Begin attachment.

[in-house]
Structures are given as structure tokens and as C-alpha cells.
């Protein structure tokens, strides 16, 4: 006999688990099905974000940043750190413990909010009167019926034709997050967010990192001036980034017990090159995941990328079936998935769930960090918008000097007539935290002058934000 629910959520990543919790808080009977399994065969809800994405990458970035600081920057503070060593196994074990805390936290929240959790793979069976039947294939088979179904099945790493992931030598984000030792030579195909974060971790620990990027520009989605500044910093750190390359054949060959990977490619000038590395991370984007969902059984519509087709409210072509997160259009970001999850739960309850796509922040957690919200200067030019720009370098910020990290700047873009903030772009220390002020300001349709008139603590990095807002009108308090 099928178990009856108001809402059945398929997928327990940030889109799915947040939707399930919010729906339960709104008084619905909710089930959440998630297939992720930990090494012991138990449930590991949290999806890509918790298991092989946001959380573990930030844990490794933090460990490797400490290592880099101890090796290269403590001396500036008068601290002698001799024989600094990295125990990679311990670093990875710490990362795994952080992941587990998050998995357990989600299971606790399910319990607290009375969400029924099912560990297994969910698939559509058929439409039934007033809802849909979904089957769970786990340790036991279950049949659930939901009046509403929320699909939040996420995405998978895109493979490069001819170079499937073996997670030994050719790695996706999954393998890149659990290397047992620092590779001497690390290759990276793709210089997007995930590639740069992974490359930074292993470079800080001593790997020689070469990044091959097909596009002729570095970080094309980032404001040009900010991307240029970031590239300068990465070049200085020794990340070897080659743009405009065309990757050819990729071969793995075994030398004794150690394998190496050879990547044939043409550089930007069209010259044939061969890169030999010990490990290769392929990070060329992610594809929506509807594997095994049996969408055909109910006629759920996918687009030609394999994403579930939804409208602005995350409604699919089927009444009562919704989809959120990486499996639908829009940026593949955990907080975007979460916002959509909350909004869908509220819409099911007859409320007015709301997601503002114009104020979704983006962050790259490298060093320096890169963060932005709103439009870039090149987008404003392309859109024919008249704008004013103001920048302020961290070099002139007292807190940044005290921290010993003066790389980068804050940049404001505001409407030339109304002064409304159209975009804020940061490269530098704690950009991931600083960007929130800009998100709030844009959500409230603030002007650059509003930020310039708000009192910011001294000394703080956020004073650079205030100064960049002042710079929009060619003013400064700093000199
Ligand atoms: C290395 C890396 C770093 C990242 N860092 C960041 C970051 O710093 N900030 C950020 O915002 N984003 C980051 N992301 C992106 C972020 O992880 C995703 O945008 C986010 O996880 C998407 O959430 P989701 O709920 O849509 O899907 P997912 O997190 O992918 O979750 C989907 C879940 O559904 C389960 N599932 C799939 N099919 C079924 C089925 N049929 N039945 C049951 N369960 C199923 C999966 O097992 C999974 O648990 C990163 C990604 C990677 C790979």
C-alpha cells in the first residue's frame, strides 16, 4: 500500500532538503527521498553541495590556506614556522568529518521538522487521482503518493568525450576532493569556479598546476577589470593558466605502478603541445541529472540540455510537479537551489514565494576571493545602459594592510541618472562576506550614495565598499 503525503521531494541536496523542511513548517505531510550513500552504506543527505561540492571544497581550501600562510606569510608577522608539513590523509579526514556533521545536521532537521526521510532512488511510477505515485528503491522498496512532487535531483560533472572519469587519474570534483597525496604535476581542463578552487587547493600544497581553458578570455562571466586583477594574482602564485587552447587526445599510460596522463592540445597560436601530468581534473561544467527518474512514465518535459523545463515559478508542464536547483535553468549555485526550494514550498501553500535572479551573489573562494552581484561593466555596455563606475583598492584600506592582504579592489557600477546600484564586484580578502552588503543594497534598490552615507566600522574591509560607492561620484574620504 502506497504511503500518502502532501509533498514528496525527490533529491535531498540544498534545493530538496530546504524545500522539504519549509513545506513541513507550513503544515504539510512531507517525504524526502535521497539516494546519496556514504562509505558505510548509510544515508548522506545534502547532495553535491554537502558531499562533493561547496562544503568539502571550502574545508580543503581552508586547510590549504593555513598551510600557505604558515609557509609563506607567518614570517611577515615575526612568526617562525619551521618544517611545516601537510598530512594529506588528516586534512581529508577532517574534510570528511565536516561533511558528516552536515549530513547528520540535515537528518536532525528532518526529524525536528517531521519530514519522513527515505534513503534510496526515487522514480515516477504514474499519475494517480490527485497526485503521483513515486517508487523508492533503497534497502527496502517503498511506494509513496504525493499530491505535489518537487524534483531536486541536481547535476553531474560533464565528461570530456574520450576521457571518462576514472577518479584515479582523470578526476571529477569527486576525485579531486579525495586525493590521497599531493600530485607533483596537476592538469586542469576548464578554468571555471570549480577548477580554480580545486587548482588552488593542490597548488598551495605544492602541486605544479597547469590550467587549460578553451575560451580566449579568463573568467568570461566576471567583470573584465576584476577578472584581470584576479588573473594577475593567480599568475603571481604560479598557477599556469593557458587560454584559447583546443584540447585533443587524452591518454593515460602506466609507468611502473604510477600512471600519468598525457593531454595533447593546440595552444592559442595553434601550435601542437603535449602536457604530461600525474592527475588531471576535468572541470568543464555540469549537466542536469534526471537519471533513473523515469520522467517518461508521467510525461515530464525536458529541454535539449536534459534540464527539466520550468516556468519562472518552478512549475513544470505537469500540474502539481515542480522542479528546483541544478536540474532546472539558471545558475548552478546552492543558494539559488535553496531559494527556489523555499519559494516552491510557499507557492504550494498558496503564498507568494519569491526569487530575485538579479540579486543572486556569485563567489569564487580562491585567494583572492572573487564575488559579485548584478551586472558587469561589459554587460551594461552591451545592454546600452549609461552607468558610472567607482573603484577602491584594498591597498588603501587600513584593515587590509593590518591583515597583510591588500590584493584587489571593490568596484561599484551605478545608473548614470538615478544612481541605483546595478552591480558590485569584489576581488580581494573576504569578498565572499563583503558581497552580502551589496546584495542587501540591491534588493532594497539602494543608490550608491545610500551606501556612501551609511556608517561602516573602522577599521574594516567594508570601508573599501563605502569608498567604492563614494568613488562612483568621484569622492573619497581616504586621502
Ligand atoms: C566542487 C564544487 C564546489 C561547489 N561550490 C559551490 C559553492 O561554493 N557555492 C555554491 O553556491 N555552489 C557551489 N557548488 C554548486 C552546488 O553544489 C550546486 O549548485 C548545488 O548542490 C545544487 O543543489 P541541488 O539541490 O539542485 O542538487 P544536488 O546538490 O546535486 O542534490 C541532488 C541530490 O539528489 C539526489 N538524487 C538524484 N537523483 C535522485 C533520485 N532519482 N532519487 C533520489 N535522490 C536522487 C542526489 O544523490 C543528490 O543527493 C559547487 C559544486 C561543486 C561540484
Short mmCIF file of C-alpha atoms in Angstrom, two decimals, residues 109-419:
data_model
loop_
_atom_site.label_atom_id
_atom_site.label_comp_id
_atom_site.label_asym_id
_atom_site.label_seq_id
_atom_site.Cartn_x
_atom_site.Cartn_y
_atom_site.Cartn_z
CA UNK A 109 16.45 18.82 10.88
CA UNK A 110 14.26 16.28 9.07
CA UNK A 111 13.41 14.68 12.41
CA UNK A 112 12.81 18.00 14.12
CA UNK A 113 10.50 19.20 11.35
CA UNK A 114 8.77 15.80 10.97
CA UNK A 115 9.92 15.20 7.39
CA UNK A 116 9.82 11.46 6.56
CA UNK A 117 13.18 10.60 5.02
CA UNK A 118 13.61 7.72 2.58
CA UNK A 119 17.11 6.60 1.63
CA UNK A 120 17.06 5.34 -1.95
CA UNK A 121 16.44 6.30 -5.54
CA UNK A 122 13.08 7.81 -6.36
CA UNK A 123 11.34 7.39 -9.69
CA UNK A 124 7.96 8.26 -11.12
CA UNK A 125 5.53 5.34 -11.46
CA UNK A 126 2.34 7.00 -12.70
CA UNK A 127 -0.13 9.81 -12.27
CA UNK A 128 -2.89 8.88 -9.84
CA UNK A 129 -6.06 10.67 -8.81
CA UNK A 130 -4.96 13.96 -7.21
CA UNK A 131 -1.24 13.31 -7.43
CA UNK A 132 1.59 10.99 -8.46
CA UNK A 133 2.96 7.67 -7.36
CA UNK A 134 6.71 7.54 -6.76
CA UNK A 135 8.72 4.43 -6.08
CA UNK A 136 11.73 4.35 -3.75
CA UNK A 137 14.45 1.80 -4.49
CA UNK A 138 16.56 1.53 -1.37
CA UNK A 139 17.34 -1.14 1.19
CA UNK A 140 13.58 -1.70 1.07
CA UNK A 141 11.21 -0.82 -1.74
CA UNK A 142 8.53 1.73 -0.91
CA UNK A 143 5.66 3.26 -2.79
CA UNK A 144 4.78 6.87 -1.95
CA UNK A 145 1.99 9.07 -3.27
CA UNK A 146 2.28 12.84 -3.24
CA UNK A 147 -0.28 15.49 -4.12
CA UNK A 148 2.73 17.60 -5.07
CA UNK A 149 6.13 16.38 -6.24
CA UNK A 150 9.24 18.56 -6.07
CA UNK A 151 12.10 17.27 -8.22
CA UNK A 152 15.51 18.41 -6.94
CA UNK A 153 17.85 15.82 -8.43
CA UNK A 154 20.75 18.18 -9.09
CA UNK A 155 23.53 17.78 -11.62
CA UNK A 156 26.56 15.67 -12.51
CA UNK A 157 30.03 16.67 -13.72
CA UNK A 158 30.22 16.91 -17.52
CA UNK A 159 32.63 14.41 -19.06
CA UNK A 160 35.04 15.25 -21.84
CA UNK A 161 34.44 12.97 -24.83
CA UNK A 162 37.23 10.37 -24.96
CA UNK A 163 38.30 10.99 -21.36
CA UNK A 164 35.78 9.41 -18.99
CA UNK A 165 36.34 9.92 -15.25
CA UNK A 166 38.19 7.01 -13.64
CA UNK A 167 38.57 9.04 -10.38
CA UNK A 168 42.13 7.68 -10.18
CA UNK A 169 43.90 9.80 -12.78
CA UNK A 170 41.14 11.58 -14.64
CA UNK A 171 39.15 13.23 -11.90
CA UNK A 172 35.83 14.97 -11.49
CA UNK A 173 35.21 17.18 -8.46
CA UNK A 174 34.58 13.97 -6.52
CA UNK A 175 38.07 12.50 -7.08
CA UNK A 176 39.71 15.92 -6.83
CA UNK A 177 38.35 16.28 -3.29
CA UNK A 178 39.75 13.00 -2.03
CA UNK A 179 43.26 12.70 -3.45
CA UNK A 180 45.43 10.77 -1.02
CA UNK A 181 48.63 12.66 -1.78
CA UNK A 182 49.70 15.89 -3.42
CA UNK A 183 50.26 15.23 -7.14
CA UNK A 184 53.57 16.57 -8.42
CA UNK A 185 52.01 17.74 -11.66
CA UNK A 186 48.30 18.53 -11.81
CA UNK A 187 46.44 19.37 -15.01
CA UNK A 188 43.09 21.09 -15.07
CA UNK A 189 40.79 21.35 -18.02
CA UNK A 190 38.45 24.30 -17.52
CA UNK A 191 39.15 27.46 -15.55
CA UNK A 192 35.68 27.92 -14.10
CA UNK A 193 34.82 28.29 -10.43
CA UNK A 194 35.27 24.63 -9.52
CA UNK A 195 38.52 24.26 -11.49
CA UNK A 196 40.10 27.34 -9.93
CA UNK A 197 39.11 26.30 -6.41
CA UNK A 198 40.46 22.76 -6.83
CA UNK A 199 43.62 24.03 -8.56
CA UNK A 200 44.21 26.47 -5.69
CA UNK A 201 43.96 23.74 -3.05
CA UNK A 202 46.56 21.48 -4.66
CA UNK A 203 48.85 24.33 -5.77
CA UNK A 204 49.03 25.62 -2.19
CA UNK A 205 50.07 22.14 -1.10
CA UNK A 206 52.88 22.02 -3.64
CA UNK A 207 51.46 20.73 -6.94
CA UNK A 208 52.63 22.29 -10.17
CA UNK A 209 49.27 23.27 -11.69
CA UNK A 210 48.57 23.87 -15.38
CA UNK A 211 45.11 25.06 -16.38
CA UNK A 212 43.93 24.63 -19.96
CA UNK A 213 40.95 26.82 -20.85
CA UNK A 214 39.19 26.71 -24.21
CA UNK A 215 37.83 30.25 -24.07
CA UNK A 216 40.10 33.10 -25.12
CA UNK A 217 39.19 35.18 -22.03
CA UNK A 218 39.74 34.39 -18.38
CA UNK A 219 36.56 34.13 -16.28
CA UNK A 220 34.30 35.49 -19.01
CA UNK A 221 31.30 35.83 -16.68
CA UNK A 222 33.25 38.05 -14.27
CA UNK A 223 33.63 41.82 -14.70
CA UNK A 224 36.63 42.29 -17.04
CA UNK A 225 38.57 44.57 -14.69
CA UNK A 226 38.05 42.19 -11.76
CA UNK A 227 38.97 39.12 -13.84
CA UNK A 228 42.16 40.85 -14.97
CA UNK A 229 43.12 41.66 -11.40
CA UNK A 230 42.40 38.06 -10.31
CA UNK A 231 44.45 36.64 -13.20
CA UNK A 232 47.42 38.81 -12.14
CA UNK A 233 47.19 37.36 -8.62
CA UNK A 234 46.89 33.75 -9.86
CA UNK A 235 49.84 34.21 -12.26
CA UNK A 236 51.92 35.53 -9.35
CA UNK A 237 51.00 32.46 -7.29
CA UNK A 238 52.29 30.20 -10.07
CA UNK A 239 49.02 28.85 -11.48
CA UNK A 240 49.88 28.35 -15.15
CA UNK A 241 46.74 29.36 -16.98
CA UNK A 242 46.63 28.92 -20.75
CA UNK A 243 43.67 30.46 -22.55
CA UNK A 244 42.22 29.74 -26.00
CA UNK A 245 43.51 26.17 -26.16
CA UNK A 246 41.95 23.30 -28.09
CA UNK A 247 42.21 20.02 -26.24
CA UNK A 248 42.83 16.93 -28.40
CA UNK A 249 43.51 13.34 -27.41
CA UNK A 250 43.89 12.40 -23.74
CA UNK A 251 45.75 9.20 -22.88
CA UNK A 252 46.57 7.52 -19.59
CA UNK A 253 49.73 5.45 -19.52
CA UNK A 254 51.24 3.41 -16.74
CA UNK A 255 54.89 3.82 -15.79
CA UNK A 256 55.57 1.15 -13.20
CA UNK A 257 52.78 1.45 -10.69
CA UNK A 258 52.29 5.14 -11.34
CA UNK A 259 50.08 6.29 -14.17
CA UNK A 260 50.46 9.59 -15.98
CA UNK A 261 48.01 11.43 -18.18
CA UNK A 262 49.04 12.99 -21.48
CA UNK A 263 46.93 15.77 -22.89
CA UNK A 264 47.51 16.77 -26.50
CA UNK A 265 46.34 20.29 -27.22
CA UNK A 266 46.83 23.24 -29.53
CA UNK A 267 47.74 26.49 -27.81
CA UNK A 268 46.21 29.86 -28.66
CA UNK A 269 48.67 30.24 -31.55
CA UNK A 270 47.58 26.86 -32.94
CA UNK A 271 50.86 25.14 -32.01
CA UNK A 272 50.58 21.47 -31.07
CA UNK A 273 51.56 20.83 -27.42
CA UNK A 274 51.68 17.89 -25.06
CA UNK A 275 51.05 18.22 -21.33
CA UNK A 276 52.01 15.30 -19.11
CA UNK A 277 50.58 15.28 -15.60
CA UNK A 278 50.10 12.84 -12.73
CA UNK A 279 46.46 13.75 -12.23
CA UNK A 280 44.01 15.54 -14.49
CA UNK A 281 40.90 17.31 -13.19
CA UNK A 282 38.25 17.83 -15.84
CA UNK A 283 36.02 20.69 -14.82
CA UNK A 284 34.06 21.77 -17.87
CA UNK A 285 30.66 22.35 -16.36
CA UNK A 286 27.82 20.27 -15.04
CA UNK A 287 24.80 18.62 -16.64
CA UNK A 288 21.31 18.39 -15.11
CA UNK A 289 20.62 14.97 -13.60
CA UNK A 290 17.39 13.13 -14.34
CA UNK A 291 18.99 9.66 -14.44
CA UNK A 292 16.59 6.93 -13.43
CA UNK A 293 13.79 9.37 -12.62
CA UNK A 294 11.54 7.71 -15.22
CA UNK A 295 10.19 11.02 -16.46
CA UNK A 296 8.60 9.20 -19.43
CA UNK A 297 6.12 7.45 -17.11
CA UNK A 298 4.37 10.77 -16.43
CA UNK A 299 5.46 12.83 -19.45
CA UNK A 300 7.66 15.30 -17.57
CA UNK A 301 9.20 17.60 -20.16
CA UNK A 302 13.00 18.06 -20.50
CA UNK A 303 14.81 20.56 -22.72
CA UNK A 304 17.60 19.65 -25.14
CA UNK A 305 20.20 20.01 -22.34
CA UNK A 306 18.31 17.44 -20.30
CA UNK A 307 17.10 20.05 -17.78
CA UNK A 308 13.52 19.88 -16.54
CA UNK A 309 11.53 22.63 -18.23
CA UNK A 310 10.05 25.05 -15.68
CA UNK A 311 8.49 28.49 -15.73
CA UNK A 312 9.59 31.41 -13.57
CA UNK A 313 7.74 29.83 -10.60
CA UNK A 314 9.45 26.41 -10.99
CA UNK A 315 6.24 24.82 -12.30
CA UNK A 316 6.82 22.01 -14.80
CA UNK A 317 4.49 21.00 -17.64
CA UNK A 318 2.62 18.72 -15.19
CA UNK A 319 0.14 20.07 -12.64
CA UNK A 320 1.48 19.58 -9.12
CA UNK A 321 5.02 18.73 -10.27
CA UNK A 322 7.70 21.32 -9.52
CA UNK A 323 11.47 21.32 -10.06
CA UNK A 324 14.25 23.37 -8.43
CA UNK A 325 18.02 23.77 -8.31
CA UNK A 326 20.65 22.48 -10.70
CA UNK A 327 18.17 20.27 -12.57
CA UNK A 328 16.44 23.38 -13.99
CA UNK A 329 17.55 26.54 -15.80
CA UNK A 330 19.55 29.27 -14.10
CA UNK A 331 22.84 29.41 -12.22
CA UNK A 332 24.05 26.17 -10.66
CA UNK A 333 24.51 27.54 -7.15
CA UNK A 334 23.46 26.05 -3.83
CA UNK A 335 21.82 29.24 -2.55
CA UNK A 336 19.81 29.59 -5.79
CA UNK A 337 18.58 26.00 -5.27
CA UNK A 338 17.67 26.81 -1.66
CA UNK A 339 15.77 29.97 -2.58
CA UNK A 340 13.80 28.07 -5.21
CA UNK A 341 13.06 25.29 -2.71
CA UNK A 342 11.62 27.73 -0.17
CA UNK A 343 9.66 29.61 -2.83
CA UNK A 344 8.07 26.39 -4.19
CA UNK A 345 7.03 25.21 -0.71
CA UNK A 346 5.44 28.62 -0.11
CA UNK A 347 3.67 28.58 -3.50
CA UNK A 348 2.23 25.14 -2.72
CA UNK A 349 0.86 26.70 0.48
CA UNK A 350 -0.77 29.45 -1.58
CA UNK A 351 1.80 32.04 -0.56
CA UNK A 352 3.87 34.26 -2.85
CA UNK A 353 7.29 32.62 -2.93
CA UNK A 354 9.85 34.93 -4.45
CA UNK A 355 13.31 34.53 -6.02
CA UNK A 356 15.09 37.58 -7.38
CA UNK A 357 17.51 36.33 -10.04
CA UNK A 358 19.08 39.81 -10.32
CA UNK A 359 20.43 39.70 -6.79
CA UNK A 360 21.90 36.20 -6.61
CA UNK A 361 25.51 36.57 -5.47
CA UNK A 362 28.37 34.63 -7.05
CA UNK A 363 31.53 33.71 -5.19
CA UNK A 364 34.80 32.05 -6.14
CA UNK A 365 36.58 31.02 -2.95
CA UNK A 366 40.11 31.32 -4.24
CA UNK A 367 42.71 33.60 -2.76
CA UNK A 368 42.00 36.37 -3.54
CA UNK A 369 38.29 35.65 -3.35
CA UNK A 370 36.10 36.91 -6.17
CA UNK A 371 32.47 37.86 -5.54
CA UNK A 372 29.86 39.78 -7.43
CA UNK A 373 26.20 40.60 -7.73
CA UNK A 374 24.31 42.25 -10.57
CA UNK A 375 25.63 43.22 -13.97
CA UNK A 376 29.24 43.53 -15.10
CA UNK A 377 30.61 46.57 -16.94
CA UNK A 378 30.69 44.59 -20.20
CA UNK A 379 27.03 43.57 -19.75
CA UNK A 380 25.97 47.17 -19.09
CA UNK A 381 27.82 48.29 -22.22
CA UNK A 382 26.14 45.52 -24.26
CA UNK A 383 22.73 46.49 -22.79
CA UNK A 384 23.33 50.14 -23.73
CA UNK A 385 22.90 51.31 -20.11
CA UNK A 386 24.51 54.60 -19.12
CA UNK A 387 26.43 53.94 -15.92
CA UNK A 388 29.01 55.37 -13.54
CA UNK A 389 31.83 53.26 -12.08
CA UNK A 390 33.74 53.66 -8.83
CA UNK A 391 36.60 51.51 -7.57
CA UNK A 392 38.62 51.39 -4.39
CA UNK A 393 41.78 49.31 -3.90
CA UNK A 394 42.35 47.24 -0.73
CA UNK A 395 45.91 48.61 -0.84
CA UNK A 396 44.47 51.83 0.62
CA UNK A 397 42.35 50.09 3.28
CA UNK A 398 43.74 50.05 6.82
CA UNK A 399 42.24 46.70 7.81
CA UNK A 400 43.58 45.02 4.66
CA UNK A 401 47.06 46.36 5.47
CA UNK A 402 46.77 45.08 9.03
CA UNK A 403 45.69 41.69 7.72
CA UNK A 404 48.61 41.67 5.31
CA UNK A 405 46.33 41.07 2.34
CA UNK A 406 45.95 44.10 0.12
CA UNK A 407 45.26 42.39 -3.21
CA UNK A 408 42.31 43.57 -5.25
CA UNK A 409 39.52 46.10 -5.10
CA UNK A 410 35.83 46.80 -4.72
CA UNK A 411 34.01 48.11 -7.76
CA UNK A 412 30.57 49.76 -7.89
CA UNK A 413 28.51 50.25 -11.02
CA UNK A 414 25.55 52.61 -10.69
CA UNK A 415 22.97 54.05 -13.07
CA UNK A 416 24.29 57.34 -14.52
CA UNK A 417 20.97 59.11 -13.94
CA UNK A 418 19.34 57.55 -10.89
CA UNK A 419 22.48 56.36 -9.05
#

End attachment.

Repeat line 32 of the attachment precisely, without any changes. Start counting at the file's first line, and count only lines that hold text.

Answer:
CA UNK A 124 7.96 8.26 -11.12